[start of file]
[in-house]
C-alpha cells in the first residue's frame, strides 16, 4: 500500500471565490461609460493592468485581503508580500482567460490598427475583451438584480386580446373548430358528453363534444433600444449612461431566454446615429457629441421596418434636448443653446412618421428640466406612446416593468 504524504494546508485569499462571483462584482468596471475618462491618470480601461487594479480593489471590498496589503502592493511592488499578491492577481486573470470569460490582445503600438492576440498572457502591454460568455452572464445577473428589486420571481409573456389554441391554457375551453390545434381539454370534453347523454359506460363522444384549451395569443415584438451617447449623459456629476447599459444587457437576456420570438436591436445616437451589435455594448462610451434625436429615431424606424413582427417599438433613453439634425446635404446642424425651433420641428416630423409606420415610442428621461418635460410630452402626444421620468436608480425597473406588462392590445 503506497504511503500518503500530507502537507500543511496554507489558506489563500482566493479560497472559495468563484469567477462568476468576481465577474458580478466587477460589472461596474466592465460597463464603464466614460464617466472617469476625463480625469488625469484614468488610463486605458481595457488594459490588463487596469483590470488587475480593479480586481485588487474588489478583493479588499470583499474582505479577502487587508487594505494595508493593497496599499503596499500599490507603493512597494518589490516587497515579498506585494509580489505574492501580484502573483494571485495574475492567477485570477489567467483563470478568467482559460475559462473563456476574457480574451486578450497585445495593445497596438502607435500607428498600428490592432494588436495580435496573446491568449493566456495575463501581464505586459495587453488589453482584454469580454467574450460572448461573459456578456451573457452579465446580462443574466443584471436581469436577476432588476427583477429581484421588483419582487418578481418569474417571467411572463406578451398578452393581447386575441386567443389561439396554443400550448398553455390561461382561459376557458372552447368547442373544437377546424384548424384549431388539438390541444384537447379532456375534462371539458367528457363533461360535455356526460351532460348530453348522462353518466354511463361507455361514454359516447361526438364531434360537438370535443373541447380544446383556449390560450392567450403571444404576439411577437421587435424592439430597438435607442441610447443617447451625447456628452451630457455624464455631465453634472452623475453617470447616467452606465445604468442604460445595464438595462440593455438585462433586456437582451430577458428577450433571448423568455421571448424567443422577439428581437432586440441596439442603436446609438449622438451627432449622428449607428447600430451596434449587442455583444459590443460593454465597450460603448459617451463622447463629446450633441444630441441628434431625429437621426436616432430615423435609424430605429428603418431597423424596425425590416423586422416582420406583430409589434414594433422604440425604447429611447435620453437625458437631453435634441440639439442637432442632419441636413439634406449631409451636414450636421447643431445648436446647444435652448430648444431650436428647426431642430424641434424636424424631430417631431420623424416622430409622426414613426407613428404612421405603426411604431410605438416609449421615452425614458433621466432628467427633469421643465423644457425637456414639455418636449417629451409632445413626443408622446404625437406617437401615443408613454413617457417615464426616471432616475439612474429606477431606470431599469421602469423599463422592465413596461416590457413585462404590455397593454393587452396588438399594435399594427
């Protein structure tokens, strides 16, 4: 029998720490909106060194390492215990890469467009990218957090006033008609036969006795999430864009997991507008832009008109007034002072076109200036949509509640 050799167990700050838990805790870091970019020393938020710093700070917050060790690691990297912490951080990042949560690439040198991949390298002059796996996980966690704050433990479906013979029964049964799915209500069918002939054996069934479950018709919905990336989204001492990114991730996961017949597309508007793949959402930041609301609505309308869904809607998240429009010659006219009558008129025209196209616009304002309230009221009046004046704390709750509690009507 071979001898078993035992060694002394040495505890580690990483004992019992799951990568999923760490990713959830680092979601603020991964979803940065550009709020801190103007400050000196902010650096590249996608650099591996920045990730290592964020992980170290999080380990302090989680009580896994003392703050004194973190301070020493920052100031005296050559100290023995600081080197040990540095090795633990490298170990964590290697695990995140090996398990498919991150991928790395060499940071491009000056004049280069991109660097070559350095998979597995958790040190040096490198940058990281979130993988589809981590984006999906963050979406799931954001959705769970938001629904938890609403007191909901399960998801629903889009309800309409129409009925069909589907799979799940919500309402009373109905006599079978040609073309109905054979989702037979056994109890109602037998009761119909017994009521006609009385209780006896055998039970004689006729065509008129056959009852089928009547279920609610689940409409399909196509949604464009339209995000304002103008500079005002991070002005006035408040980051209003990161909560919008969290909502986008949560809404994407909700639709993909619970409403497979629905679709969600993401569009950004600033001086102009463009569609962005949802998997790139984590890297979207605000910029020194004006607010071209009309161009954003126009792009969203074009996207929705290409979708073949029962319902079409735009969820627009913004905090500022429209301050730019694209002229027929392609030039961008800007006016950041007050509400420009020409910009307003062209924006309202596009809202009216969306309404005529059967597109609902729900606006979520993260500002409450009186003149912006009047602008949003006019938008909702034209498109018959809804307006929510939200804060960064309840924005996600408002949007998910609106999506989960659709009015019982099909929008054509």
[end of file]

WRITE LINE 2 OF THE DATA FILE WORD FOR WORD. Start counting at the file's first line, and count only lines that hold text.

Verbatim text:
C-alpha cells in the first residue's frame, strides 16, 4: 500500500471565490461609460493592468485581503508580500482567460490598427475583451438584480386580446373548430358528453363534444433600444449612461431566454446615429457629441421596418434636448443653446412618421428640466406612446416593468 504524504494546508485569499462571483462584482468596471475618462491618470480601461487594479480593489471590498496589503502592493511592488499578491492577481486573470470569460490582445503600438492576440498572457502591454460568455452572464445577473428589486420571481409573456389554441391554457375551453390545434381539454370534453347523454359506460363522444384549451395569443415584438451617447449623459456629476447599459444587457437576456420570438436591436445616437451589435455594448462610451434625436429615431424606424413582427417599438433613453439634425446635404446642424425651433420641428416630423409606420415610442428621461418635460410630452402626444421620468436608480425597473406588462392590445 503506497504511503500518503500530507502537507500543511496554507489558506489563500482566493479560497472559495468563484469567477462568476468576481465577474458580478466587477460589472461596474466592465460597463464603464466614460464617466472617469476625463480625469488625469484614468488610463486605458481595457488594459490588463487596469483590470488587475480593479480586481485588487474588489478583493479588499470583499474582505479577502487587508487594505494595508493593497496599499503596499500599490507603493512597494518589490516587497515579498506585494509580489505574492501580484502573483494571485495574475492567477485570477489567467483563470478568467482559460475559462473563456476574457480574451486578450497585445495593445497596438502607435500607428498600428490592432494588436495580435496573446491568449493566456495575463501581464505586459495587453488589453482584454469580454467574450460572448461573459456578456451573457452579465446580462443574466443584471436581469436577476432588476427583477429581484421588483419582487418578481418569474417571467411572463406578451398578452393581447386575441386567443389561439396554443400550448398553455390561461382561459376557458372552447368547442373544437377546424384548424384549431388539438390541444384537447379532456375534462371539458367528457363533461360535455356526460351532460348530453348522462353518466354511463361507455361514454359516447361526438364531434360537438370535443373541447380544446383556449390560450392567450403571444404576439411577437421587435424592439430597438435607442441610447443617447451625447456628452451630457455624464455631465453634472452623475453617470447616467452606465445604468442604460445595464438595462440593455438585462433586456437582451430577458428577450433571448423568455421571448424567443422577439428581437432586440441596439442603436446609438449622438451627432449622428449607428447600430451596434449587442455583444459590443460593454465597450460603448459617451463622447463629446450633441444630441441628434431625429437621426436616432430615423435609424430605429428603418431597423424596425425590416423586422416582420406583430409589434414594433422604440425604447429611447435620453437625458437631453435634441440639439442637432442632419441636413439634406449631409451636414450636421447643431445648436446647444435652448430648444431650436428647426431642430424641434424636424424631430417631431420623424416622430409622426414613426407613428404612421405603426411604431410605438416609449421615452425614458433621466432628467427633469421643465423644457425637456414639455418636449417629451409632445413626443408622446404625437406617437401615443408613454413617457417615464426616471432616475439612474429606477431606470431599469421602469423599463422592465413596461416590457413585462404590455397593454393587452396588438399594435399594427